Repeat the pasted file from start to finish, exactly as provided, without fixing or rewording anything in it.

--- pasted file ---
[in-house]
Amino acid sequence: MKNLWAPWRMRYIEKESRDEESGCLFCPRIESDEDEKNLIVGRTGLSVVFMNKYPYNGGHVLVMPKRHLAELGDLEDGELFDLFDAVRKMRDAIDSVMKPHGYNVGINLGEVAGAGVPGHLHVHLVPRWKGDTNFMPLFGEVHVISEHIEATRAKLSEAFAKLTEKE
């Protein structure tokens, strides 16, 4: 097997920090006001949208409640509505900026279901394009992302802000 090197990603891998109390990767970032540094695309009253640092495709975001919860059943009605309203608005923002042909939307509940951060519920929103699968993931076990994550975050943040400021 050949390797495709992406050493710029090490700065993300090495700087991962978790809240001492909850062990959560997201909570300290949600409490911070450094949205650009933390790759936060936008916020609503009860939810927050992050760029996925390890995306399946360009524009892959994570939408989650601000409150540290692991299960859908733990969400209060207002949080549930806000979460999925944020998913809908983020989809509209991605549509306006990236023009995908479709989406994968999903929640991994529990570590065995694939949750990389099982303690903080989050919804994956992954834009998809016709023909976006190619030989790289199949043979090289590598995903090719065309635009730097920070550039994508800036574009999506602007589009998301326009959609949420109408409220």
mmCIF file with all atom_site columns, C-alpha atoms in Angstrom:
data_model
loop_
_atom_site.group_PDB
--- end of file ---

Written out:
[in-house]
Amino acid sequence: MKNLWAPWRMRYIEKESRDEESGCLFCPRIESDEDEKNLIVGRTGLSVVFMNKYPYNGGHVLVMPKRHLAELGDLEDGELFDLFDAVRKMRDAIDSVMKPHGYNVGINLGEVAGAGVPGHLHVHLVPRWKGDTNFMPLFGEVHVISEHIEATRAKLSEAFAKLTEKE
């Protein structure tokens, strides 16, 4: 097997920090006001949208409640509505900026279901394009992302802000 090197990603891998109390990767970032540094695309009253640092495709975001919860059943009605309203608005923002042909939307509940951060519920929103699968993931076990994550975050943040400021 050949390797495709992406050493710029090490700065993300090495700087991962978790809240001492909850062990959560997201909570300290949600409490911070450094949205650009933390790759936060936008916020609503009860939810927050992050760029996925390890995306399946360009524009892959994570939408989650601000409150540290692991299960859908733990969400209060207002949080549930806000979460999925944020998913809908983020989809509209991605549509306006990236023009995908479709989406994968999903929640991994529990570590065995694939949750990389099982303690903080989050919804994956992954834009998809016709023909976006190619030989790289199949043979090289590598995903090719065309635009730097920070550039994508800036574009999506602007589009998301326009959609949420109408409220």
mmCIF file with all atom_site columns, C-alpha atoms in Angstrom:
data_model
loop_
_atom_site.group_PDB